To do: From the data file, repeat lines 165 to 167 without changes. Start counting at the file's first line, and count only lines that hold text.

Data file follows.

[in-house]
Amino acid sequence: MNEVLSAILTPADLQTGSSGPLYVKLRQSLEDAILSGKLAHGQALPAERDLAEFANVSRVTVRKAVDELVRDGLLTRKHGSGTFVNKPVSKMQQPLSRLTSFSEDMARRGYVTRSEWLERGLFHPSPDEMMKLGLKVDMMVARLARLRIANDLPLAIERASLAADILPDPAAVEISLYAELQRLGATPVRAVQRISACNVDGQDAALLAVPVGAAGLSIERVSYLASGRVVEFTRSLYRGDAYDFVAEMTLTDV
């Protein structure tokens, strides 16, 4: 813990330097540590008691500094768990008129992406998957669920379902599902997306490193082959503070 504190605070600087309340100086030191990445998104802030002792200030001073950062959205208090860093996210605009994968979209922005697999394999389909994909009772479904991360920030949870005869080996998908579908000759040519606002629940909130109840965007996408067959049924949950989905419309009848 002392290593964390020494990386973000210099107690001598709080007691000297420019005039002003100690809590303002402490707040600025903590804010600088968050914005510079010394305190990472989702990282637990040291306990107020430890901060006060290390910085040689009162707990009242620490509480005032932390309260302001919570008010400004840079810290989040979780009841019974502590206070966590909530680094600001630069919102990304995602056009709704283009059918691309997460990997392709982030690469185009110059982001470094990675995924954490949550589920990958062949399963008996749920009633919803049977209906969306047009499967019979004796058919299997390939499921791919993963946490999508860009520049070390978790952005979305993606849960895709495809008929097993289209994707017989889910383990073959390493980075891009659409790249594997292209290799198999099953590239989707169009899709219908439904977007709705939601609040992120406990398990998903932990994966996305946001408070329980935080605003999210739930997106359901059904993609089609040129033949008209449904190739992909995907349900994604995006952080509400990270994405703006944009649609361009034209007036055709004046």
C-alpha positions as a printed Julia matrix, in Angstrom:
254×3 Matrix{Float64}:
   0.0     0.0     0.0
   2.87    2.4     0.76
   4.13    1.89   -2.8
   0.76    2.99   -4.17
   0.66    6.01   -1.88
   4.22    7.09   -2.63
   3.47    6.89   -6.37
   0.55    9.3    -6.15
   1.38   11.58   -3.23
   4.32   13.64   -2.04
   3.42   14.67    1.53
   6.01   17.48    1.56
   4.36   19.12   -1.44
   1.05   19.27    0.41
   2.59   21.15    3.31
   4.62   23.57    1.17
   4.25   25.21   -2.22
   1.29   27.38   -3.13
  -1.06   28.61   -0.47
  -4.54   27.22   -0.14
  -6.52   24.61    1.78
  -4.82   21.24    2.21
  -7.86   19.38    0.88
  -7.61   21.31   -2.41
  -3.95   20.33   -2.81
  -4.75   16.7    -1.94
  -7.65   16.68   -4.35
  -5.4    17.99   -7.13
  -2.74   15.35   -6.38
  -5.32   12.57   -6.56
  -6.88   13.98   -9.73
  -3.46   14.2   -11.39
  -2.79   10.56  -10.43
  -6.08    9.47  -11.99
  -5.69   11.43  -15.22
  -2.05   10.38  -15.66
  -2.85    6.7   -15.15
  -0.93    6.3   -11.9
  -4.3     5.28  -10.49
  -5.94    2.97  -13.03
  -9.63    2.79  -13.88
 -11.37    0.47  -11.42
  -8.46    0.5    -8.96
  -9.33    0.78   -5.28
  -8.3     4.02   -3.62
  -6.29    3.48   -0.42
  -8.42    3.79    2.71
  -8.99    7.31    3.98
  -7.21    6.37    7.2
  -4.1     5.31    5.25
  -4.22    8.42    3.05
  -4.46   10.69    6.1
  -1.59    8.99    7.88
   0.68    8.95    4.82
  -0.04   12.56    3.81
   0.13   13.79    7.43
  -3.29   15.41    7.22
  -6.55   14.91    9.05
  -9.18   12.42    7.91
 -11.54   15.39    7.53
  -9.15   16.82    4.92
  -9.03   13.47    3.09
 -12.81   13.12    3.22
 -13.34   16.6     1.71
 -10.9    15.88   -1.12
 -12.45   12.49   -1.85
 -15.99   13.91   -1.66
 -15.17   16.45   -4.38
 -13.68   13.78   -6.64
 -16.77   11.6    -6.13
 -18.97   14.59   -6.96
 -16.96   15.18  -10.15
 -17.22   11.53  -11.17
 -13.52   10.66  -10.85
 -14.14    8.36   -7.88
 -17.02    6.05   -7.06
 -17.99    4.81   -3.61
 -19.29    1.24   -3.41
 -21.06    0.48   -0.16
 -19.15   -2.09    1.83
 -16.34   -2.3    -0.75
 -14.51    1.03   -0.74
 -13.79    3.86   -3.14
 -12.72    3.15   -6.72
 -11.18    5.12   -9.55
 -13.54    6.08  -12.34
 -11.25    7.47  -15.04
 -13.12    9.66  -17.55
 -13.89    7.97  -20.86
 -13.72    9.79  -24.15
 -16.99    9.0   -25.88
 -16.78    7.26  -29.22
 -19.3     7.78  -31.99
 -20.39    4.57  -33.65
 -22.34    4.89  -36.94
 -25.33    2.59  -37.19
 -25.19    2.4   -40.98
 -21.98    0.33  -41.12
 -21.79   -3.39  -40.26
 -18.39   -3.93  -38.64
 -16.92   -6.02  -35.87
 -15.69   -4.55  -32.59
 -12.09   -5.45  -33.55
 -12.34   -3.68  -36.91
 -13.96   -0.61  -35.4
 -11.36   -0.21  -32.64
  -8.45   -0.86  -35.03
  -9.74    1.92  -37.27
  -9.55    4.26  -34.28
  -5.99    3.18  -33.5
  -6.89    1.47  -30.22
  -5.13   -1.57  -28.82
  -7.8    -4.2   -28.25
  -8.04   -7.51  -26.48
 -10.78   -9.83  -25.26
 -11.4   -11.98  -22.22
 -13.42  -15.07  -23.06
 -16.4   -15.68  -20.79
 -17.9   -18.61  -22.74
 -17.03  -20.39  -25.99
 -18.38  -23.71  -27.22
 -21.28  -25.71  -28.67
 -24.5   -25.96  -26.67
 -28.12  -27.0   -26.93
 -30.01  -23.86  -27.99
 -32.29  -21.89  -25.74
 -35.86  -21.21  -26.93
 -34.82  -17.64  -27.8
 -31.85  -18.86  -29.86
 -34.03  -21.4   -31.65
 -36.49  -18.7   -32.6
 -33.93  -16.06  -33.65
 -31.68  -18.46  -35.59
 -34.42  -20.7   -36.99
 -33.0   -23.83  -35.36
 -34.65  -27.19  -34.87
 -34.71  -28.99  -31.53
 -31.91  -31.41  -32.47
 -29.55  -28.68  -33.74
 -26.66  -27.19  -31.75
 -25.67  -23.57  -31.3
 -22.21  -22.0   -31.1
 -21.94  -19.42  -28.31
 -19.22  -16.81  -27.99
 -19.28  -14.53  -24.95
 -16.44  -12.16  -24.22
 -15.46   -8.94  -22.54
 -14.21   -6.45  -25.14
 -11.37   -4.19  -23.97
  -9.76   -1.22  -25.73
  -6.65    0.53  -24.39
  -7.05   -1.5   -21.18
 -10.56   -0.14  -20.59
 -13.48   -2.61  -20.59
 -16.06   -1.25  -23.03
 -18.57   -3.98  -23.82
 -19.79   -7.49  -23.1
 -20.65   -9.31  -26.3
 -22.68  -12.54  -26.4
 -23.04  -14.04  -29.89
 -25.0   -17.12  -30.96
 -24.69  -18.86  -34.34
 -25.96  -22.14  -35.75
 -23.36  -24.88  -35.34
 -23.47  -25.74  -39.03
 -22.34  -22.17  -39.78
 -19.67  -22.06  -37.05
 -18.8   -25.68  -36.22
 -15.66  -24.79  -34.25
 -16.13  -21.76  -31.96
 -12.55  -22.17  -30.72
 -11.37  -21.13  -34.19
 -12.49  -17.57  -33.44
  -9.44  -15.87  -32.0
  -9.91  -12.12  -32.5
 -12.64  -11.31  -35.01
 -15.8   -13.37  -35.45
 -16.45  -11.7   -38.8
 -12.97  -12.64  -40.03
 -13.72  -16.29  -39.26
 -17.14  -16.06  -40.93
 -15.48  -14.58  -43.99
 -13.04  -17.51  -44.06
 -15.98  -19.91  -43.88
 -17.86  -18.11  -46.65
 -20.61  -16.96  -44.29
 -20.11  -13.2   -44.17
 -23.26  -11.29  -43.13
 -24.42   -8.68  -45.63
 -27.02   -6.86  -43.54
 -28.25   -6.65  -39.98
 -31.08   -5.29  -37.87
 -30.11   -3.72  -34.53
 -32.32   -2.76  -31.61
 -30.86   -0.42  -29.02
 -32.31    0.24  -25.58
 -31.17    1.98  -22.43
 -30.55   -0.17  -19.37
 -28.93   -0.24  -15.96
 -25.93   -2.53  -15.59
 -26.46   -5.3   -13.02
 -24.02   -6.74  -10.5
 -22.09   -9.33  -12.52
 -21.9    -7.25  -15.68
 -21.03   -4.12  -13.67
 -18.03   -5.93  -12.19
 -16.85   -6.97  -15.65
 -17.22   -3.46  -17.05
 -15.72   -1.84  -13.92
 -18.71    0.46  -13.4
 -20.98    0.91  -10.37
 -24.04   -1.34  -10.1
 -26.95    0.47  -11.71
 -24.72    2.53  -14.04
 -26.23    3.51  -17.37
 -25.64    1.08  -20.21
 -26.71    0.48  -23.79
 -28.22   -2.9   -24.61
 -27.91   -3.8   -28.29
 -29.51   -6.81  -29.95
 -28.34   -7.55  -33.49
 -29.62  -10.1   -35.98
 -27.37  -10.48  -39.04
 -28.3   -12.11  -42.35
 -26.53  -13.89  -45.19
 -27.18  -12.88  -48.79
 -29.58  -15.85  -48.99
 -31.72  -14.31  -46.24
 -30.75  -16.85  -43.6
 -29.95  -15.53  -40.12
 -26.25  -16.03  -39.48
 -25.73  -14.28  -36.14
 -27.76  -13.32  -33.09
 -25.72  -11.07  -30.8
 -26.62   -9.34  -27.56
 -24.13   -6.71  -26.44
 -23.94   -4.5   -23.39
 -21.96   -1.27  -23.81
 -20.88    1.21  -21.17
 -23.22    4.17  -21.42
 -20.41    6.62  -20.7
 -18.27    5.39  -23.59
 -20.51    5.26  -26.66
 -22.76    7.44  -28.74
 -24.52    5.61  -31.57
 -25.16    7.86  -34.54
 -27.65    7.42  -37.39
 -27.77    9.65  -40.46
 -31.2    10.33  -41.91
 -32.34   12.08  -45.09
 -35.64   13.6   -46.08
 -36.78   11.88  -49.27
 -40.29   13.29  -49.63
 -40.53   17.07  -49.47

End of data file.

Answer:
 -23.04  -14.04  -29.89
 -25.0   -17.12  -30.96
 -24.69  -18.86  -34.34